As a fiction writer, Zev Bagel is about five years old. As Warren Redman, he has been a youth worker, counsellor, life-coach and leadership trainer. He has also published 17 books of non-fiction, including Recipes for Inner Peace, Emotional Fitness Coaching and a Canadian Award Winner – The 9 Steps to Emotional Fitness.
Now, Zev Bagel has completed or has in progress six novels, and has just been offered his first contract by a publisher for one of them: Bernie Waxman & the Whistling Kettle. In addition, he has been published in journals and newspapers as well as two anthologies from the Breach House Gang, including short stories, poems and excerpts from his novels.
He lives in Shediac, NB and is president of the Writers’ Federation of New Brunswick.
Bernie Waxman & the Whistling Kettle
Excerpt (Chapter One)
by Zev Bagel
My grandfather invented the whistling kettle. Some say it was Sholom Borgelman, who ran a sheet metal plant in Whitechapel; but it was my grandfather, who lived at 52 Linthorpe Road, Stamford Hill. My father used to take me there on occasional Sundays. We’d sit in his cold, draughty kitchen. My grandfather always wore the same light brown dressing-gown stained with blobs of past meals and covered with ash from the perpetual cigarette that bobbed up and down from his lips as he spoke.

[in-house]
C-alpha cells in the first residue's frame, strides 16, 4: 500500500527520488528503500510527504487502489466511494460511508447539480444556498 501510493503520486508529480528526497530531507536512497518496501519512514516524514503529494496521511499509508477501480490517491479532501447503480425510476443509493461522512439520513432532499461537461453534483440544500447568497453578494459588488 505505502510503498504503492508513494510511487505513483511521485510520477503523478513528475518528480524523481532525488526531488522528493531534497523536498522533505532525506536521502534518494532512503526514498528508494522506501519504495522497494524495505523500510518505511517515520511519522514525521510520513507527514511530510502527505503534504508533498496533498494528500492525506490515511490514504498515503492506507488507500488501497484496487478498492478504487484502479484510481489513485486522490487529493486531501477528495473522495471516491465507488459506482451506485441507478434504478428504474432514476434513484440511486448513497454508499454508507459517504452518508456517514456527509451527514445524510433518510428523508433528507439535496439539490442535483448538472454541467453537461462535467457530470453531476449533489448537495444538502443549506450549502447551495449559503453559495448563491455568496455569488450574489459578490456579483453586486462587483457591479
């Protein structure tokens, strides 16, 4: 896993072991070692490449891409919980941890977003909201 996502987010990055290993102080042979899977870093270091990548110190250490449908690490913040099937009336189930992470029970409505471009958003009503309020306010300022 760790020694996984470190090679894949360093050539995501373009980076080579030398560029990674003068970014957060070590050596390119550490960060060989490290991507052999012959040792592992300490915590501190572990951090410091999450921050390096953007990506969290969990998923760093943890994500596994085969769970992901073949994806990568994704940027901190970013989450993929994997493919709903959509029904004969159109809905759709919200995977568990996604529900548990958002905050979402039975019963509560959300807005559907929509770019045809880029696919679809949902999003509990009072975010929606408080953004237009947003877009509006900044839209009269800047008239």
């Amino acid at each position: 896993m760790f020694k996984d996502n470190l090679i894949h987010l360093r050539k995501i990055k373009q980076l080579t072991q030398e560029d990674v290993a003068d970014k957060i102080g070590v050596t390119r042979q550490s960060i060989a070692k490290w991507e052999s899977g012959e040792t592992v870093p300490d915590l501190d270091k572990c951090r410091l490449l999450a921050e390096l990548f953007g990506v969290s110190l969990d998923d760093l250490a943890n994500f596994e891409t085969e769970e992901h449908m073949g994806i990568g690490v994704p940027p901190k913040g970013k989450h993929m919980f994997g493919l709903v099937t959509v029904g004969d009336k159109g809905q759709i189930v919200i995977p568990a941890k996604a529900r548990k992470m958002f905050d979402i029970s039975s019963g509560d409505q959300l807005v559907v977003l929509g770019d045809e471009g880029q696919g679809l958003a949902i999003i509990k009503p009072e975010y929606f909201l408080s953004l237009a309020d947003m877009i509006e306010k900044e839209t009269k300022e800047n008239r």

“Now who is this?” he’d ask as we entered, lifting his chin high and drawing out the ‘who’ until it rose into the air like the whistle from the steam kettle that he’d invented. He meant me. He addressed my father, but he looked at me out of the corner of his eye. My toes curled inside my socks until I felt the wool scratch the soles of my feet. My face burned. My voice squeaked inside my chest and barely made it out of my mouth. My father’s hand propelled me forward so that I stood with my knees touching the rough cloth of his dressing-gown, my feet rubbing against the gaping flaps of his slippers in which his toenails lurked.